The typhoid shots had
come and gone and the days slipped slowly by with only minor treatment
required for a lone student now and then. Organizing the files was only a
matter of typing names on labels and placing these alphabetically. There was
one problem with names though. Navajo students basically all had the same
last name. There were Begay's, and Yazzie's mostly. If there were thirty
John Begay's it was difficult to always tell them apart. Maybe this is part
of the reason the head nurse had simply made mental notes rather than actual
written records. I separated them first by age, building, and home town.
They all had a lot of the same locations but there was some variety. A John
Begay who was sixteen years old, from Window Rock and lived at Home Six was
a bit more of an identity than just plain John Begay. By adding his parent's
names, this too became another way to identify him. If John Begay's parents
were Jack Begay and Alice Begay this might separate him from another John
Begay whose parents names were different. The head nurse was to get caught
up in her own failure to keep records with a real severe consequence later,
but that is another story.
When the influenza
outbreak hit Chilocco it was with a vengeance that year. Everywhere we
looked there were sick kids in the clinic. The treatment room was packed
full. A waiting room in the entry way was packed and usually there were
never students out there. Even the large area inside the wide double doors
in front was full. For some reason the head nurse had elected to turn the
heat up. While I was working with one of the nurses doing only what she told
me to do; helping with taking temperatures, filling the little paper cups
with the pills they were to take and dispensing tissue for them to take home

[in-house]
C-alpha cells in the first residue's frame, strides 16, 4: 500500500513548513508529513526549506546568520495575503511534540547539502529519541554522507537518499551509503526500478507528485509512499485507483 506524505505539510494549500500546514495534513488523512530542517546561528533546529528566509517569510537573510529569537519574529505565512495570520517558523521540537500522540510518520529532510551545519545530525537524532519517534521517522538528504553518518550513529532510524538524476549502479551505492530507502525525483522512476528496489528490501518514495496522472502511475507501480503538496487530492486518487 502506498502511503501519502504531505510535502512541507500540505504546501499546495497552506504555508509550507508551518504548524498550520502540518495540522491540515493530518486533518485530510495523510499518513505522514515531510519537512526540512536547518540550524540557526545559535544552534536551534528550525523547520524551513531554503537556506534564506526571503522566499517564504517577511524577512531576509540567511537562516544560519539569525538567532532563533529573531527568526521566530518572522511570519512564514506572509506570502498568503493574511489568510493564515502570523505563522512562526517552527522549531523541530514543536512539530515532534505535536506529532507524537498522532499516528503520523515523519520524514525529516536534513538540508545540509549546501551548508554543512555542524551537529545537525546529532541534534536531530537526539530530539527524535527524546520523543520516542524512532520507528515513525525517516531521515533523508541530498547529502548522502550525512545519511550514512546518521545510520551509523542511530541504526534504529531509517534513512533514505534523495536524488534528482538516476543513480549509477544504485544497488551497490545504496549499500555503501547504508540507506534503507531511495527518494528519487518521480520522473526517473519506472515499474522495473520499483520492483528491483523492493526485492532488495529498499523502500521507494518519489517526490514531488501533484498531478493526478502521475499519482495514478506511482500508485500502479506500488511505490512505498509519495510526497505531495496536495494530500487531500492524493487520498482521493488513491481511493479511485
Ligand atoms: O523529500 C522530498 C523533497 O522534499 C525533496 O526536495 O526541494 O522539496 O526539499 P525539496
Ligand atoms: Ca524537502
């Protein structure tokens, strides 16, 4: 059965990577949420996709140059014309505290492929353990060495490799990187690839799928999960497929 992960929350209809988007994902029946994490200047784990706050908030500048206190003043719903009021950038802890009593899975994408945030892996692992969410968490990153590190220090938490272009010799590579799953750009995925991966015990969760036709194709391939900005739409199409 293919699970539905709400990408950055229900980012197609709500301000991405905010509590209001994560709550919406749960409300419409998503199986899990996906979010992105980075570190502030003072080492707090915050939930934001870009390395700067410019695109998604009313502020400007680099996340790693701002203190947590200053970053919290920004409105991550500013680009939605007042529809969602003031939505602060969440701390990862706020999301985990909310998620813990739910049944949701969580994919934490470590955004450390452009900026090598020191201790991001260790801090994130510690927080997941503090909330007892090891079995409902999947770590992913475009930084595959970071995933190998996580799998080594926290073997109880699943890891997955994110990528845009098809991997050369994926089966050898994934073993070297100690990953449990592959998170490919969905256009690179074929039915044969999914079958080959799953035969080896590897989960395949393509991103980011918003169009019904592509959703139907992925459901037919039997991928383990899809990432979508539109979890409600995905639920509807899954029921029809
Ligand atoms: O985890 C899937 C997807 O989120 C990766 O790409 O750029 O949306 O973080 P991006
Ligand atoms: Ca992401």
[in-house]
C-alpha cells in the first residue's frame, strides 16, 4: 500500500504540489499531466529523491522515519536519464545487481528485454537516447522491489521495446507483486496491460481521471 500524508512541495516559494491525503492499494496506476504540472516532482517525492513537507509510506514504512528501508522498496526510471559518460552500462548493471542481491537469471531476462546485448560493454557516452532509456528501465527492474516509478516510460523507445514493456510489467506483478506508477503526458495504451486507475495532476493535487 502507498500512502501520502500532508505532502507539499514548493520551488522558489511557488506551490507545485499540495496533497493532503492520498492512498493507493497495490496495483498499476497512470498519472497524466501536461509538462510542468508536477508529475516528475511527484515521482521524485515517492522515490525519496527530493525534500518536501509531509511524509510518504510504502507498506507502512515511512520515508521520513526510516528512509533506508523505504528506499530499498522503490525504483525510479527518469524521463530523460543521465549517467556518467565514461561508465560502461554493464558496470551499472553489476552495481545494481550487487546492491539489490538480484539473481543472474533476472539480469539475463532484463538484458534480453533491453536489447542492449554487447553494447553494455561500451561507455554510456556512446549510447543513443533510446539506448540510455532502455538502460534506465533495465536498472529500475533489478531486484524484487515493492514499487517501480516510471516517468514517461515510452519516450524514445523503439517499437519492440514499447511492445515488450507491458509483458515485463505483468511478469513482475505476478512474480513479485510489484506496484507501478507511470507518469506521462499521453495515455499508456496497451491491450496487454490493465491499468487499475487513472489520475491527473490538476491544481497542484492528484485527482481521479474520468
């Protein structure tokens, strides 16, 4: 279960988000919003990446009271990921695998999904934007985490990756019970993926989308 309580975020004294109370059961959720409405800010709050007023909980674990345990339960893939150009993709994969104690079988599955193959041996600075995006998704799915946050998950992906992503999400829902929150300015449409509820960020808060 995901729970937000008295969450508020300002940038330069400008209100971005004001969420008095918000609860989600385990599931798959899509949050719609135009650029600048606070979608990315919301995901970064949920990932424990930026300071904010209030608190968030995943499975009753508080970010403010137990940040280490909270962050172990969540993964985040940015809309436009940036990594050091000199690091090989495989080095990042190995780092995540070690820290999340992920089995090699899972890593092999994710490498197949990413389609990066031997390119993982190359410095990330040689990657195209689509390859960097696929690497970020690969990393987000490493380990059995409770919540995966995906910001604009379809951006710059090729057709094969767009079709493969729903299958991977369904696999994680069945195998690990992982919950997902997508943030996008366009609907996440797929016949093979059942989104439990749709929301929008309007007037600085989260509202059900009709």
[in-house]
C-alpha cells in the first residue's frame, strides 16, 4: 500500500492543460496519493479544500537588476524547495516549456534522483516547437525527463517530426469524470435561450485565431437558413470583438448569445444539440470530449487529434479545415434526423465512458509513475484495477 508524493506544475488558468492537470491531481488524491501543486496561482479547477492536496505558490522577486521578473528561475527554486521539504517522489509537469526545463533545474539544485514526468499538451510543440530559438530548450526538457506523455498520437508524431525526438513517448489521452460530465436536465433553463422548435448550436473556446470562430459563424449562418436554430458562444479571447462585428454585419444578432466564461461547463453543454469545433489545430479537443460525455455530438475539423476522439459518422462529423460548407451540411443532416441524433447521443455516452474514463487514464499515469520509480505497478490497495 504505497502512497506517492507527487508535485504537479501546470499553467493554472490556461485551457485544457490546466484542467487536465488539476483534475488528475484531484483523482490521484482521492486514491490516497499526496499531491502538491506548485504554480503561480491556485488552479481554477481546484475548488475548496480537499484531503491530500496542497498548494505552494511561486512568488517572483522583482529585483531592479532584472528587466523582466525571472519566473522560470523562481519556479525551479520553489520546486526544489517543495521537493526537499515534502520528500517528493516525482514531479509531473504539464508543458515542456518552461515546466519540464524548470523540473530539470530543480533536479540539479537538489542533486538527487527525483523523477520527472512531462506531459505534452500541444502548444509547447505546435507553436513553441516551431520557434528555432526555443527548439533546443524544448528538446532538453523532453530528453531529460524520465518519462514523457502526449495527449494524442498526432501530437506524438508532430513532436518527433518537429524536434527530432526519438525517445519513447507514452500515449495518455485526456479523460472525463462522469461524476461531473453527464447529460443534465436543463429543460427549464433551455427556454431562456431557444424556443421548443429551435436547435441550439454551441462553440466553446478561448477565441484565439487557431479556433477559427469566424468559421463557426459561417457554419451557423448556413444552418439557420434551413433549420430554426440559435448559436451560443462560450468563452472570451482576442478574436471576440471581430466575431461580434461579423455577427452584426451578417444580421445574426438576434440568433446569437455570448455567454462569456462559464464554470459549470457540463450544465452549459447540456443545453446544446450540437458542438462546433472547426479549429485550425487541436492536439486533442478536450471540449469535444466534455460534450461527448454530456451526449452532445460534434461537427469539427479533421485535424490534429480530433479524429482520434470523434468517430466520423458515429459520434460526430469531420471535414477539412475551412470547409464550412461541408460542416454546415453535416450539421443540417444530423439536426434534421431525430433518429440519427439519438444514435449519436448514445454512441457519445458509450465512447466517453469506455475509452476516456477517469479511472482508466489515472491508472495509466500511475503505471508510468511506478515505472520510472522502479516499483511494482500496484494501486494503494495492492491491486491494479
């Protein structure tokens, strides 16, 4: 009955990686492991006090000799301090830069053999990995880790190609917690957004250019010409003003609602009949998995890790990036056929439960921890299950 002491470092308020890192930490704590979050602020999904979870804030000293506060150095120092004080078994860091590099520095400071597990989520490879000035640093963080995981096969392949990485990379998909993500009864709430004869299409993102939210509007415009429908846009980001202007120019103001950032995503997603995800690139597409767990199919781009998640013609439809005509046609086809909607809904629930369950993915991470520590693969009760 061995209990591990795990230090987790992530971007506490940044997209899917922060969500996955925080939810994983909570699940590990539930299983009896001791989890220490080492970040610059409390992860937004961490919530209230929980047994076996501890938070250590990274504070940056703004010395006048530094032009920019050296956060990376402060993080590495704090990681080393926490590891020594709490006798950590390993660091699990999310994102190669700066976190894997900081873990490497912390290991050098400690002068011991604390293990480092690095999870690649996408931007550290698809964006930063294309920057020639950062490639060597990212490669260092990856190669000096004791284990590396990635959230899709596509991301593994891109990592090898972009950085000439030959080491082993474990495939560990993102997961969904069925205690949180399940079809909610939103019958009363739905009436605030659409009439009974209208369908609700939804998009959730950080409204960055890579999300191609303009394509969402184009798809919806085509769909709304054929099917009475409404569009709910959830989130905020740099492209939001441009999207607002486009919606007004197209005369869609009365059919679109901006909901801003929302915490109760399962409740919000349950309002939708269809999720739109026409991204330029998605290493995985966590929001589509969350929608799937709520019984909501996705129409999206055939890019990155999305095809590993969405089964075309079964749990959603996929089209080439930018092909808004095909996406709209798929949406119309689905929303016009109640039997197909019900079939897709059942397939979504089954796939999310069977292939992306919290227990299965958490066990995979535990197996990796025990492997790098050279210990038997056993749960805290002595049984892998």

with them. This was not in my clerk typist duties but anyone would have been
totally unconcerned not to try to pitch in to help.
One of the nurses who
later became a very dear friend was steadily and quietly working. She was an
Osage-Otoe woman who was very quiet and soft spoken. Her recent move from a
tuberculosis clinic at Shawnee put her in a much more elevated position as
far as being conscious of the need to protect one's self from germs.
“Go around opening
these windows,” she whispered to me.
This is what I did. The
air flowing in the windows was cool and a blessing to the feverish children.
The head nurse didn't see it like that though.
“Who is opening these
windows?” She was looking, at each and every one of us trying to decide
who was the culprit. No one said anything as she went around closing them.
“Now what?” I asked
the nurse beside me.
“Just wait until she
goes out of the room and open them again. Don't let her see you doing it. It
reminded me of a movie I saw recently where a nurse was doing the same thing
and I wondered how many other nurses in the world had the same battle with
people while they tried to initiate healing practices. In the movie the
woman actually threw a chair through one of the windows in order to bring
the fresh air into the room. We didn't go that far. I'm sure the head nurse
wanted to suspect I was doing it but she couldn't catch me. The nurses all
kept an eye on her and if I was at a window while she was coming they would
either make a motion, shake their head or some small gesture to warn me. Kid
that I was, it was all fun and games for me. For the nurses it was a deadly
“I don't know which
one of my little dar-links is opening these windows, but they better not let
me catch them,” the head nurse bustled around and had to keep busy closing
windows. None of the nurses said anything or even looked up.